Nigerians won't let this issue rest. BBC must have really struck a bad chord with them with this one. Anyways, here is one of my favorite writers, Salisu Suleiman's take on the whole "Welcome to Lagos" debacle.
When in the 1950s, my father returned from studies at the London School of Economics, it was a much heralded event. It was almost like an astronaut returning from the moon – so novel was the idea. Almost everyone in his home town came out to welcome him at the railway station. The first person to spot him disembarking from the train proudly narrated the excitement of the moment to whoever cared to listen for several years. Reading through my father’s papers decades later, I learnt that he had travelled from Lagos by ship, berthing in England some two weeks later and had also returned by ship.
For many decades prior to and after Nigeria’s Independence, travelling to Britain was the ultimate in travel and exposure. Even the Lancaster House Conferences where Nigeria’s federal Constitution was prepared were held in London. Those fortunate enough to travel to London deliberately mystified the experience, giving the impression that London, and by extension, the entire United Kingdom had the mysticism and splendour of the Baghdad of Arabian Nights.
Many Nigerians yearned for the opportunity to travel to the UK. I still recall numerous songs by Nigerian artists about London. Some of these songs remain classics till date. London was the destination for aspiring students and most sought after place for foreign courses and training. Even today, owning a home in London (no matter how rarely used) is practically a matter of life and death for Nigeria’s nouveau riche. (It hardly matters if it is a dreary flat in a dreary part of London).
But of course, familiarity, they say, breeds contempt. (And reveals a lot of dark truths). So when the British Broadcasting Corporation, BBC aired a documentary portraying Lagos an open sewer of slums with millions of poverty-stricken throngs of humanity barely eking out a miserable life, one must ask, is London any better? The BBC documentary was genuine. The pictures were not created in a studio. The scenes were real. It is a matter of knowing where to go. And where to look.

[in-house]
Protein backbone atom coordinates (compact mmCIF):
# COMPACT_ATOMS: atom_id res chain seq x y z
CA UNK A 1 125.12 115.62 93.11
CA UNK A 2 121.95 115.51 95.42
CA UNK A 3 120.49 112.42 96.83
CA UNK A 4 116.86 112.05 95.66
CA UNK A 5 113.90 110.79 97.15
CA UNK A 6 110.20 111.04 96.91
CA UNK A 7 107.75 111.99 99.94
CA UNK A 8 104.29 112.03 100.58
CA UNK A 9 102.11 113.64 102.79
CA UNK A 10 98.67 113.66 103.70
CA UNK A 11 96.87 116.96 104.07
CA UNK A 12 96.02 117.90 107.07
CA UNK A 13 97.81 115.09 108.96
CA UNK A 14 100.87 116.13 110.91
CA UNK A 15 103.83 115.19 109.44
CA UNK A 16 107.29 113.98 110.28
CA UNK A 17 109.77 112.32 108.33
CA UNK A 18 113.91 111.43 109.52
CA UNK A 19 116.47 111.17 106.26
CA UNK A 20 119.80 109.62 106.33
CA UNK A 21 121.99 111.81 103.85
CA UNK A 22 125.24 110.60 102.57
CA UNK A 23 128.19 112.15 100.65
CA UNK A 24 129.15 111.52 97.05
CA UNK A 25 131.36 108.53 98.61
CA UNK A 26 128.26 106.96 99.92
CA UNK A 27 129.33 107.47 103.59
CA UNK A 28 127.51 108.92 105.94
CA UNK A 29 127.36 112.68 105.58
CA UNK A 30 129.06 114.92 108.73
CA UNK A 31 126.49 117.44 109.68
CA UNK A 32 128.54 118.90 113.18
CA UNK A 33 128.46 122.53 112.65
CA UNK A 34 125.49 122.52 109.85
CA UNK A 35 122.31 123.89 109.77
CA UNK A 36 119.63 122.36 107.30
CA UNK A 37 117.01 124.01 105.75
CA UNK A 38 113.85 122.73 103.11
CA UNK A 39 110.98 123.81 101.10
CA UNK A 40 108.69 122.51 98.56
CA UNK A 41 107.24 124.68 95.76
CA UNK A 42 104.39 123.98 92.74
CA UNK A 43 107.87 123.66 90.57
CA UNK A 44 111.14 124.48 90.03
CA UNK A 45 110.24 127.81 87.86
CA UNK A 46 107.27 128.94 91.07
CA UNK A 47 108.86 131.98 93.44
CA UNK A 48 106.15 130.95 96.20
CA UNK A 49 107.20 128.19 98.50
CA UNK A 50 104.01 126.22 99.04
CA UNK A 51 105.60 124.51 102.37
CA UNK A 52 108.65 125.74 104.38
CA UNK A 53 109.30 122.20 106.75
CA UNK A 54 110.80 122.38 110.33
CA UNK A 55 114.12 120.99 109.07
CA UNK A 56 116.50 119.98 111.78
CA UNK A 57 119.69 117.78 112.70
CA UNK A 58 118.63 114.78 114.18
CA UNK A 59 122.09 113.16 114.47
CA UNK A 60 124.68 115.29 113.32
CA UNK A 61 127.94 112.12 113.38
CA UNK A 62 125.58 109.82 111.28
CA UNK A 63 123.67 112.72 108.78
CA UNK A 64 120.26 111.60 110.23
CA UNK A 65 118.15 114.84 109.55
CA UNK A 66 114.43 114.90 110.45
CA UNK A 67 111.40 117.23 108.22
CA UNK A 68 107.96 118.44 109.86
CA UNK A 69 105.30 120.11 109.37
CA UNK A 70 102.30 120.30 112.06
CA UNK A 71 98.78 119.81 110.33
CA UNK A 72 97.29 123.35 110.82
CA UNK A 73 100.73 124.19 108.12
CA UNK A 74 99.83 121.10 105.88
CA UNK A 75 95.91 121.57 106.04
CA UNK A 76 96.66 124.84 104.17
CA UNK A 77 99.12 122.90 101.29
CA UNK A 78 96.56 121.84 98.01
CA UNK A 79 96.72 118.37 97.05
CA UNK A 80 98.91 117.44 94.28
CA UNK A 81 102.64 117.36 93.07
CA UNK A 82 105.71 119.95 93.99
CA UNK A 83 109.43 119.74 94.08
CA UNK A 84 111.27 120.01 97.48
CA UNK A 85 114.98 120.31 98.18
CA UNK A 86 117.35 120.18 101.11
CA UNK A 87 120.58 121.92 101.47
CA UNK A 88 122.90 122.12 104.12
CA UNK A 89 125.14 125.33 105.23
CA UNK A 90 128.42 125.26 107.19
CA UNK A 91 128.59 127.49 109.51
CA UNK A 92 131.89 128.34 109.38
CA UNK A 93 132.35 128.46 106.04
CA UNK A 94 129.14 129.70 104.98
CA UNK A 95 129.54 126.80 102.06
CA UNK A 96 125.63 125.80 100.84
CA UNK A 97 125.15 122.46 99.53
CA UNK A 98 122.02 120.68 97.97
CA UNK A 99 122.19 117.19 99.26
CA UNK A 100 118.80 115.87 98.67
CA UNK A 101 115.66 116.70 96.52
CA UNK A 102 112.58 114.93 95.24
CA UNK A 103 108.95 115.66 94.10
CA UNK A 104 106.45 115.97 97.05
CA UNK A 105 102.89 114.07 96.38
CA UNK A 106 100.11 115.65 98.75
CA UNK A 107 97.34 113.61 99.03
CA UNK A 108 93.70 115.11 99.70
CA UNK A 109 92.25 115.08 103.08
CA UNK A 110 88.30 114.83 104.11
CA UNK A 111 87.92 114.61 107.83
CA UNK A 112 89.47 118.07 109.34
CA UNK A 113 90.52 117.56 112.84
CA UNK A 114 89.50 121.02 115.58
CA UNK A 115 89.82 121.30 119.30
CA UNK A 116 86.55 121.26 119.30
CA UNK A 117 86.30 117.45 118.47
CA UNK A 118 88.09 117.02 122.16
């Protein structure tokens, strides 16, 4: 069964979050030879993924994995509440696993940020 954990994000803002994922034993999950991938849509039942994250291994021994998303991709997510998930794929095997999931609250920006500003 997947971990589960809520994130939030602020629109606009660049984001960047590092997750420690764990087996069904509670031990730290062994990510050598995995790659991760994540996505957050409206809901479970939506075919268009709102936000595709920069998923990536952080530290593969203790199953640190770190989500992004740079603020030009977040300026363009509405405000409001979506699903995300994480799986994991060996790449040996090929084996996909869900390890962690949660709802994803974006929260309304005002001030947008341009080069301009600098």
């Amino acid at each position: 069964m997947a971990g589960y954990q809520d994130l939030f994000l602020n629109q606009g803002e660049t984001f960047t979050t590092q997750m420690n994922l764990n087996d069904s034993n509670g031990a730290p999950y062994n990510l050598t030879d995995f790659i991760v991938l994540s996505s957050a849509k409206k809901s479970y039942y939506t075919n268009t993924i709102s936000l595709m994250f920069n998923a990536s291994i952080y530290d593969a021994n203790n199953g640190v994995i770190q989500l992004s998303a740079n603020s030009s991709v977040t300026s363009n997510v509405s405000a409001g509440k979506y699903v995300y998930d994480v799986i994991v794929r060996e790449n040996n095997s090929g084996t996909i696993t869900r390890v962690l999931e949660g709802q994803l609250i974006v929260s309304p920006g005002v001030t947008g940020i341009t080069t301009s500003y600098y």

If you know where to go and where to look in London, you’d find the same open gutters, high levels of poverty and throbbing ebbs of humanity thronging to eke out niggardly livelihoods. The truth is poverty has no race, no colour and is not limited to Nigeria or even other developing countries. There are many professionals who earn higher wages and live better lives in Lagos than they ever could in London. There are places in Lagos where refuse collection is more regular than in London. If the Nigeria Television Authority, NTA decides to produce a documentary on the misery and poverty prevailing in certain parts of London, it would make disturbing viewing, especially among those who still think the UK is the ultimate destination.
But beneath this cosmetic facade are the real issues of survival with which the UK is currently confronted. The hung parliament that came about in the aftermath of the last general elections is just the tip of the iceberg of problems confronting modern Britain. The economy is facing enormous challenges- including loss of productivity, high levels of unemployment and crippling debts. Nothing points more to the decline of Britain as their failure to hold on to things considered iconically British. Today, the global icon and carmaker Land Rover is owned by India’s TATA. The famous MG brand is Chinese. Harrods has just moved from its Egyptian owner to the hands of Qatari investors. Even international sporting brands like Manchester United, Chelsea, Manchester City and many others are owned by foreigners.
The Britain of today is hardly the top destination for students wanting to excel in specialized fields. The prestige of studying in British universities may remain, but the educational standards hardly rank among the best in the world. Similarly, London is no longer the financial capital of the world.Even Dubai is proving to be more resourceful than London in attracting global capital. Figures published in February 2010 indicate that the UK’s public sector net debt was £848.5 billion. I do not have the creativity to translate that sum into naira and kobo, but it is accepted that the country may soon need the ‘Greek Treatment’ (massive injection of funds to prevent the economy from collapsing).
So when next you watch a repeat of the BBC documentary on Lagos, look closely at the open sewers. What you see may not be much different from the open gutters of London. It all depends on where you look.